Defamation / Reputation
Hlynsdottir v. Iceland (no. 2)
Closed Contracts Expression
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Rodolfo Arístides Canicoba Corral, a federal judge, brought a defamation suit against Sergio Edgardo Acevedo after Acevedo called Canicoba Corral “despicable” in a public interview. In an unexpected holding, Acevedo’s words were found to be insulting, excessively harsh, and not in the realm of tolerable criticism. As such, Acevedo was held liable for defamation against Canicoba Corral.
Judge Canicoba Corral’s defamation suit against Acevedo, the former governor of the Argentine province of Santa Cruz, stemmed from statements Acevedo made in an interview that Canicoba Corral claimed damaged his dignity and honor.
Acevedo’s statement that sparked this controversy included the use of the term “despicable” to describe Canicoba Corral in regards to his actions while in office. The Court of First Instance and the Appellate Tribunal held Acevedo liable for defamation, stating that his expressions were excessive and that the terms used surpassed the reasonable limits of criticism.
The case was brought before the Supreme Court of Argentina, which handed down a surprising and regressive decision. The Court stated that the right to express critical opinions did not translate into impunity for and acceptance of expressions that are strictly and undoubtedly insulting and reasoned that judges could not be expected to tolerate these insults and be denied protection because of their position. The Court held that Acevedo’s use of the term “despicable” was an insult, different from tolerable criticism of a public official, and therefore held him liable for defamation against Canicoba Corral. The decision was all the more shocking in light of the fact that it came only 13 days after the Court had decided Sujarchuk v. Warley, a case that involved similar elements but resulted in an holding that was diametrically opposed to this one.
Justices Highton de Nolasco, Petracchi, and Argibay dissented. Keeping with the Court’s prior jurisprudence, the dissent argued that when opinions pertained to issues of public interest or to the actions of public officials in regards to their positions, the right to receive and impart information, in its social phase, must be granted a higher, more deferential respect than the right to intimacy or the honor of those who are in a public placement, even when those opinions that are vehement or hurtful.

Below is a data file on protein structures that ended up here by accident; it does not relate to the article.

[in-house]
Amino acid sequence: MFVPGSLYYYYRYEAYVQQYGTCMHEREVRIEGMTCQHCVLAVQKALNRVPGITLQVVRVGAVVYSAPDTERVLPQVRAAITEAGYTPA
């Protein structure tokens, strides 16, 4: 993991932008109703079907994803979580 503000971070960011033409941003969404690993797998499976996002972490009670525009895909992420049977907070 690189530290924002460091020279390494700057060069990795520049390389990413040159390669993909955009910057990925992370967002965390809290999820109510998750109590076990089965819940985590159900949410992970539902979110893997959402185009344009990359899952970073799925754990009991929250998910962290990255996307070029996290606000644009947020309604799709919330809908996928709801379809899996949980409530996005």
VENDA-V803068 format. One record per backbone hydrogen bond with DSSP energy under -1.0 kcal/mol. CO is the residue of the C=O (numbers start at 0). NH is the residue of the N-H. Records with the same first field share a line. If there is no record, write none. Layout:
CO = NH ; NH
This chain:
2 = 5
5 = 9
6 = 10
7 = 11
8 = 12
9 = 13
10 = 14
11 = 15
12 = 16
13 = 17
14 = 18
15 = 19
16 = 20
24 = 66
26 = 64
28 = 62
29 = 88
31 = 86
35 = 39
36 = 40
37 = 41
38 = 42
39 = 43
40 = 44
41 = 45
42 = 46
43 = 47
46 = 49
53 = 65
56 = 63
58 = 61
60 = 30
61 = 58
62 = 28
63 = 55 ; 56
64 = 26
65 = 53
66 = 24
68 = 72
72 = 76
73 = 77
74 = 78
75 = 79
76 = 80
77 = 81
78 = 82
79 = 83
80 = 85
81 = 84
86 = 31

Decision Direction indicates whether the decision expands or contracts expression based on an analysis of the case.
The decision of the Supreme Court of Argentina to find Acevedo liable for defamation decidedly goes against the principle of freedom of expression. The ruling here stands in opposition to both the Court’s own jurisprudence and global standards, which sustain that expressions should be protected, even if they are vehement or hurtful.
Global Perspective demonstrates how the court’s decision was influenced by standards from one or many regions.
Case significance refers to how influential the case is and how its significance changes over time.
The Supreme Court of Argentina decides cases on an individual basis, and its case law does not create binding precedents. However, the Court is the ultimate interpreter of the Constitution, and, as such, its decisions are highly persuasive.
Let us know if you notice errors or if the case analysis needs revision.